The ethical theory of plato

Parmenides, Theaetetus, Phaedrus c.

The ethical theory of plato

Introduction In their moral theories, the ancient philosophers depended on several important notions.

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These include virtue and the virtues, happiness eudaimoniaand the soul. We can begin with virtue.

Virtue Ethics (Stanford Encyclopedia of Philosophy) Preliminaries Aristotle wrote two ethical treatises:

There is the excellence of a horse and the excellence of a knife. Then, of course, there is human excellence. Conceptions of human excellence include such disparate figures as the Homeric warrior chieftain and the Athenian statesman of the period of its imperial expansion.

Plato's character Meno sums up one important strain of thought when he says that excellence for a man is managing the business of the city so that he benefits his friends, harms his enemies, and comes to no harm himself Meno 71e. From this description we can see that some versions of human excellence have a problematic relation to the moral virtues.

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In the ancient world, courage, moderation, and justice were prime species of moral virtue. A virtue is a settled disposition to act in a certain way; justice, for instance, is the settled disposition to act, let's say, so that each one receives their due.

This settled disposition includes a practical knowledge about how to bring it about, in each situation, that each receives their due. It also includes a strong positive attitude toward bringing it about that each receives their due.

The ethical theory of plato

Just people, then, are not ones who occasionally act justly, or even who regularly act justly but do so out of some other motive; rather they are people who reliably act that way because they place a positive, high intrinsic value on rendering to each their due and they are good at it. Courage is a settled disposition that allows one to act reliably to pursue right ends in fearful situations, because one values so acting intrinsically.

Moderation is the virtue that deals similarly with one's appetites and emotions. Human excellence can be conceived in ways that do not include the moral virtues. For instance, someone thought of as excellent for benefiting friends and harming enemies can be cruel, arbitrary, rapacious, and ravenous of appetite.

The Human Good and the Function Argument

Most ancient philosophers, however, argue that human excellence must include the moral virtues and that the excellent human will be, above all, courageous, moderate, and just.

This argument depends on making a link between the moral virtues and happiness. While most ancient philosophers hold that happiness is the proper goal or end of human life, the notion is both simple and complicated, as Aristotle points out.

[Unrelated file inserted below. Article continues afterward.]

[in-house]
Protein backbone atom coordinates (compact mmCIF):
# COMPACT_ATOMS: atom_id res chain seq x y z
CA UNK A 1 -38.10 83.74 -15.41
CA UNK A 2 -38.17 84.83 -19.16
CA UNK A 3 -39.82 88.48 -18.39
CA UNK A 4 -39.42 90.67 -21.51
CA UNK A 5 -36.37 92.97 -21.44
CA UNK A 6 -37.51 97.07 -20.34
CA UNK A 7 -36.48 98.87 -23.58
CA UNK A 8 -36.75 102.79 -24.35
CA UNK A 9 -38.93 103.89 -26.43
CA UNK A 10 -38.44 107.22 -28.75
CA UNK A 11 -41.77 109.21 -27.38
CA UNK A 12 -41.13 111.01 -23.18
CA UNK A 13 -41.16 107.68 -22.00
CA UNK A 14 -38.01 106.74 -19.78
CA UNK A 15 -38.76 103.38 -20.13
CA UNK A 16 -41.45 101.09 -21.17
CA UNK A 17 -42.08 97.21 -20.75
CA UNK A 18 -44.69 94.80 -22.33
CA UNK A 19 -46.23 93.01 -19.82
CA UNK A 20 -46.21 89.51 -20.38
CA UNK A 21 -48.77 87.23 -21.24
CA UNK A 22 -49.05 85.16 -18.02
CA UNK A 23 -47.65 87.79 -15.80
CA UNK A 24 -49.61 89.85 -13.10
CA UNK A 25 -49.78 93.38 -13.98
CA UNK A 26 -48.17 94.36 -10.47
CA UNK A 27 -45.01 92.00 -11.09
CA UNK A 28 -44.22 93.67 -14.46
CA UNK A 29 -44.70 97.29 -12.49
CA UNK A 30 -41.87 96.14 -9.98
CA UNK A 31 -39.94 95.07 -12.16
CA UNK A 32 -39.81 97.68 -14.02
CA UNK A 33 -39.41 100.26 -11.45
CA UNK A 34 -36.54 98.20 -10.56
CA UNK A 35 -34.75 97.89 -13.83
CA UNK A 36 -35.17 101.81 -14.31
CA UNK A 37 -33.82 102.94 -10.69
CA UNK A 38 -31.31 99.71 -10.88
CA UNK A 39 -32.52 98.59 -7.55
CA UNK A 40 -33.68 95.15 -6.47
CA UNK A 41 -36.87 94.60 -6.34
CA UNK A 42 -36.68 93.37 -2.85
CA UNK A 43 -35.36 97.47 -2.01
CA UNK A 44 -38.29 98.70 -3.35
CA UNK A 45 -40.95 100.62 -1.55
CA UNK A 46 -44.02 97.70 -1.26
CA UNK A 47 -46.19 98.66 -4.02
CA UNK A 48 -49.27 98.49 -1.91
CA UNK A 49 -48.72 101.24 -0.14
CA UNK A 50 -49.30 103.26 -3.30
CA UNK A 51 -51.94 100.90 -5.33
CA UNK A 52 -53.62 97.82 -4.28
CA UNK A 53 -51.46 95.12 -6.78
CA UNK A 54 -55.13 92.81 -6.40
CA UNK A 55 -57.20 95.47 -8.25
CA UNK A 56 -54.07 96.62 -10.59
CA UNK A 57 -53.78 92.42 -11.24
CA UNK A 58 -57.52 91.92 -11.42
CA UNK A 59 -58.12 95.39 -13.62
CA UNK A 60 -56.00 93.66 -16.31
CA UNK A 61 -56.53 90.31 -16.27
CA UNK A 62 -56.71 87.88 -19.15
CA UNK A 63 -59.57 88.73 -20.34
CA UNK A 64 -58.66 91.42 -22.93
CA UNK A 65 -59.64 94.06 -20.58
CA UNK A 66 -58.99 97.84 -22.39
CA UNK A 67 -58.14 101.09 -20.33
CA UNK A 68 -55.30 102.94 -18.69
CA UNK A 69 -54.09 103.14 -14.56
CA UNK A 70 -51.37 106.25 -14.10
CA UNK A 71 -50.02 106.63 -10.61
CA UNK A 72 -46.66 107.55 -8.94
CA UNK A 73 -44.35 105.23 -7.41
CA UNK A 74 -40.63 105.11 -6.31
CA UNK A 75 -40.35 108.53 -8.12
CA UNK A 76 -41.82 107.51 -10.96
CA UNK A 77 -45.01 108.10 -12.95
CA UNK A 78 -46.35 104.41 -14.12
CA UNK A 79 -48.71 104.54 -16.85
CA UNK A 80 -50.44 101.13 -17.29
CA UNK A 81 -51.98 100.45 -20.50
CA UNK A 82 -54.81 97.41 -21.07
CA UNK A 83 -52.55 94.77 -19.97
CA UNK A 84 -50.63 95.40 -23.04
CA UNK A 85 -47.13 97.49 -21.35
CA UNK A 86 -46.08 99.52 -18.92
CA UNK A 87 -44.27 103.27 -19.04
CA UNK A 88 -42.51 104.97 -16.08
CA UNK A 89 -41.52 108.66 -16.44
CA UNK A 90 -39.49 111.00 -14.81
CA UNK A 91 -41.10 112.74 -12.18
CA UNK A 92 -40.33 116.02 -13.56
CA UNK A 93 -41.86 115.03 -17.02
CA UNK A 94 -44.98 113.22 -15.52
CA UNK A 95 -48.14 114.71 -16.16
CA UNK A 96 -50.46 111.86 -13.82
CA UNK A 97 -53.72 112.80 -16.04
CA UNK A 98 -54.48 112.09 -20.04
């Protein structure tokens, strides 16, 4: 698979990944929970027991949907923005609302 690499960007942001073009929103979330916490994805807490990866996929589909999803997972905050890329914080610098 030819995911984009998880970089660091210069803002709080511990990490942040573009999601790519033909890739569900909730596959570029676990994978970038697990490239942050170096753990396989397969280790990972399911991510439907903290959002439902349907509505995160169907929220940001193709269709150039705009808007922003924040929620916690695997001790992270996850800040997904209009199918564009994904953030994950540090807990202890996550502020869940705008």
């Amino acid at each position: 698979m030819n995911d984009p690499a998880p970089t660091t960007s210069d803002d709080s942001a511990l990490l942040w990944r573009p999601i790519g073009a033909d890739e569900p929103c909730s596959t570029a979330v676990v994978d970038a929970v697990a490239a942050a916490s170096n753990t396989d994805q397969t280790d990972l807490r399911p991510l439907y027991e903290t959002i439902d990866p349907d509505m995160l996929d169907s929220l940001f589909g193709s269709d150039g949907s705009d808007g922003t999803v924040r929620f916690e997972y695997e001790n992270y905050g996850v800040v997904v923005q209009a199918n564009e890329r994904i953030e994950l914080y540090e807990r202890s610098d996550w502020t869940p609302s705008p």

It seems simple to say everyone wants to be happy; it is complicated to say what happiness is. We can approach the problem by discussing, first, the relation of happiness to human excellence and, then, the relation of human excellence to the moral virtues. It is significant that synonyms for eudaimonia are living well and doing well.

These phrases imply certain activities associated with human living. Ancient philosophers argued that whatever activities constitute human living — e.Aristotle conceives of ethical theory as a field distinct from the theoretical sciences. Its methodology must match its subject matter—good action—and must respect the fact that in this field many generalizations hold only for the most part.

Ethics. The field of ethics (or moral philosophy) involves systematizing, defending, and recommending concepts of right and wrong behavior. Philosophers today usually divide ethical theories into three general subject areas: metaethics, normative ethics, and applied ethics.

Metaphysics / Philosophy of Education: Discussion on Educational Philosophy, Teaching Philosophy, Truth and Reality - Famous Philosophers (Albert Einstein, Jean Jacques Rousseau, Michel de Montaigne, Aristotle, Plato) Quotes Quotations on Education, Educational Philosophy, Teaching Philosophy.

Plato's theory of ethics, known as the Theory of Forms, stipulates that a person's well-being aims for the highest level of morality, but a person's virtues provide the skills necessary to .

Ethics. The field of ethics (or moral philosophy) involves systematizing, defending, and recommending concepts of right and wrong behavior. Philosophers today usually divide ethical theories into three general subject areas: metaethics, normative ethics, and applied ethics.

Egoism can be a descriptive or a normative position. Psychological egoism, the most famous descriptive position, claims that each person .

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